It struck me that another set of activities which have a lot in common are writing, acting, and software design. It might seem at a glance that they are pretty distinct, but I had an interesting conversation with a colleague that highlighted it for me.
He was trying to figure out what the correct design for a particular piece of UI should be, and I offered to help since I had no preconceptions and represented a fresh pair of eyes. I got the most basic bullet points from him as to what the situation was, and then closed my eyes to think deeply about it. I joked to him – “I just need to get into character, I have to find my motivation”, and I realised that in fact, it wasn’t a joke. The most important thing wasn’t to make it look nice, or balance the font sizes, or anything like that. It was to understand why the user would have reached this point. What frame of mind were they likely to be in? What were their preconceptions? Their concerns? What would be the worst possible thing we could say to them at that point in time?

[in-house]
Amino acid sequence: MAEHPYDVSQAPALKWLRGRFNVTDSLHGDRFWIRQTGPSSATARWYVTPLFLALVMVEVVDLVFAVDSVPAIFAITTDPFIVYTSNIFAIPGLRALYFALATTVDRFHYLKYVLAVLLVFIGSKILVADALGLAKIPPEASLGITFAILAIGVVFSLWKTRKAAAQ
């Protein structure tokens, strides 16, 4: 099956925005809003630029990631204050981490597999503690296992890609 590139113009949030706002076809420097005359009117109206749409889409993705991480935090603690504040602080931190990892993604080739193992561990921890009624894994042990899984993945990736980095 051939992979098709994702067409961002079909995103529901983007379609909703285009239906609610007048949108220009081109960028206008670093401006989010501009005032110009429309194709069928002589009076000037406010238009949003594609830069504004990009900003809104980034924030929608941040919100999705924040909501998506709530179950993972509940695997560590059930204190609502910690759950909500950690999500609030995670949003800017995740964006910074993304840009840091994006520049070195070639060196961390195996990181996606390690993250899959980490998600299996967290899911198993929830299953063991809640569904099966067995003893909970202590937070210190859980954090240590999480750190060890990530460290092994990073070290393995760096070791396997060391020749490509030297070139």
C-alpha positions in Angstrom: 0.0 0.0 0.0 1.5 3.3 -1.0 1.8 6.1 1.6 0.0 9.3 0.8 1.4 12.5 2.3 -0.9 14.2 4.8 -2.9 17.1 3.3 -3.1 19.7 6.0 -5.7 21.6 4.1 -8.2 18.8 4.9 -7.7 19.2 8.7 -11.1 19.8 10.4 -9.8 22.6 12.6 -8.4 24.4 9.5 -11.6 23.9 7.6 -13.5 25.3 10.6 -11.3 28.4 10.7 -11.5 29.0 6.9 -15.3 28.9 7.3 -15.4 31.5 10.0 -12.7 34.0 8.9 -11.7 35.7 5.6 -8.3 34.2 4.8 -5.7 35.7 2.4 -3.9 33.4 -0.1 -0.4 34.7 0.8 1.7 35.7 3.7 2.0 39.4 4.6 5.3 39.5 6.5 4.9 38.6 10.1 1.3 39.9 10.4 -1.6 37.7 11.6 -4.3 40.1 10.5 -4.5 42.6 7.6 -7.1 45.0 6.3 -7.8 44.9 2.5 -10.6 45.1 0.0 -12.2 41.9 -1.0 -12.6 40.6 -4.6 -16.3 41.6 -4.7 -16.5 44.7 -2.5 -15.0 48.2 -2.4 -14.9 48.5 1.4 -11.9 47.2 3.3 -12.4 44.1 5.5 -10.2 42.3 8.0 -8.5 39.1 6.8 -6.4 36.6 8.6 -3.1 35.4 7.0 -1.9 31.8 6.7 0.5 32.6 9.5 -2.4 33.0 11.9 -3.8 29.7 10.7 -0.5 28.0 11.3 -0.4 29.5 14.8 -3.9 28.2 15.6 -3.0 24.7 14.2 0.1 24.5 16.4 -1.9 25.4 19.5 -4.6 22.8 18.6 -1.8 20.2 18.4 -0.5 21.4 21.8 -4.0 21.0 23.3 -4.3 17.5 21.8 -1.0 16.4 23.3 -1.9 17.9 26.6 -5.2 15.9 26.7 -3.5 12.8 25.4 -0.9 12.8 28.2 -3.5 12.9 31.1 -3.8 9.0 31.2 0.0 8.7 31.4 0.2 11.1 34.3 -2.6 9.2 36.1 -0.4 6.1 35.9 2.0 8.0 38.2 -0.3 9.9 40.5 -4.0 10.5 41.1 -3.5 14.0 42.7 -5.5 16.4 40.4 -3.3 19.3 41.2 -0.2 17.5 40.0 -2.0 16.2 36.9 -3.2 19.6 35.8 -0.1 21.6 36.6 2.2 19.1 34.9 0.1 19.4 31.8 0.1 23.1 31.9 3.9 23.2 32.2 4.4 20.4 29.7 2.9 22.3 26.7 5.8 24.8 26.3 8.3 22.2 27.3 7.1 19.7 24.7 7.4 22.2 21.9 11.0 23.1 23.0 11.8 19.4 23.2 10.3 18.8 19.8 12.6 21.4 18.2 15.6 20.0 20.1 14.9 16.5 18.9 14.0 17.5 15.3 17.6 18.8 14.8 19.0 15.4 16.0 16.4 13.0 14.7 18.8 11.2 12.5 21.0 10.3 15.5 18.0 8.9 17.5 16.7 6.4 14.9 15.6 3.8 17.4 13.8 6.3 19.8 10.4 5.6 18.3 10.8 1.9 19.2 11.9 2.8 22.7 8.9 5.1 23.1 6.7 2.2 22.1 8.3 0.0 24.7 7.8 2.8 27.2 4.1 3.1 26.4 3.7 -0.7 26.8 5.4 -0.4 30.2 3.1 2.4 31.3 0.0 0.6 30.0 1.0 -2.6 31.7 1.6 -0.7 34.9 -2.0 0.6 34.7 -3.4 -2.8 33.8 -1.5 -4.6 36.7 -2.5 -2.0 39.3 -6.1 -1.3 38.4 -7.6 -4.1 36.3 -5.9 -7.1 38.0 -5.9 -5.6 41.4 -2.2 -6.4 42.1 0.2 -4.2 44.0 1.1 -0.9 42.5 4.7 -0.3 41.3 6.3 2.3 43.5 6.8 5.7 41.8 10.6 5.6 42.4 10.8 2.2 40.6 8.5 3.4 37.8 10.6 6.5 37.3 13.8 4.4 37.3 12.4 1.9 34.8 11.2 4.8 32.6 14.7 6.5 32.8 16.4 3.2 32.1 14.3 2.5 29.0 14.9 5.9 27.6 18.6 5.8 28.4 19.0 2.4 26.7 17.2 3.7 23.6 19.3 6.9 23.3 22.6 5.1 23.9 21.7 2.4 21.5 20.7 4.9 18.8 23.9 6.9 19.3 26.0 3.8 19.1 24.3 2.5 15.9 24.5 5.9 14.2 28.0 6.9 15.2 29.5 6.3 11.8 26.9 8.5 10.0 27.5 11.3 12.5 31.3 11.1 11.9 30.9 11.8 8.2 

I go through the same process to get into the zone when I want to write a scene. There’s no point in spending paragraphs and paragraphs describing the clouds, and the grass and the exact shape of the leaves on the trees, and counting that as establishing the setting. (It may have value for a different reason, or then again it may not, but that’s a post for another day.) What I really need to understand is the context. What’s motivating the character or characters right at this moment? What’s just happened to them that they’re still recovering from? What do they fear might happen next if they’re not careful? What’s the worst possible thing that could happen?
Sure, for my users I’m trying to steer them into the nicest possible experience, and, you know, just maybe it’s the exact opposite for my characters if I feel they need some meaningful personal growth, but the critical thing is getting the context right. Once that’s correct, the rest should just fall into place.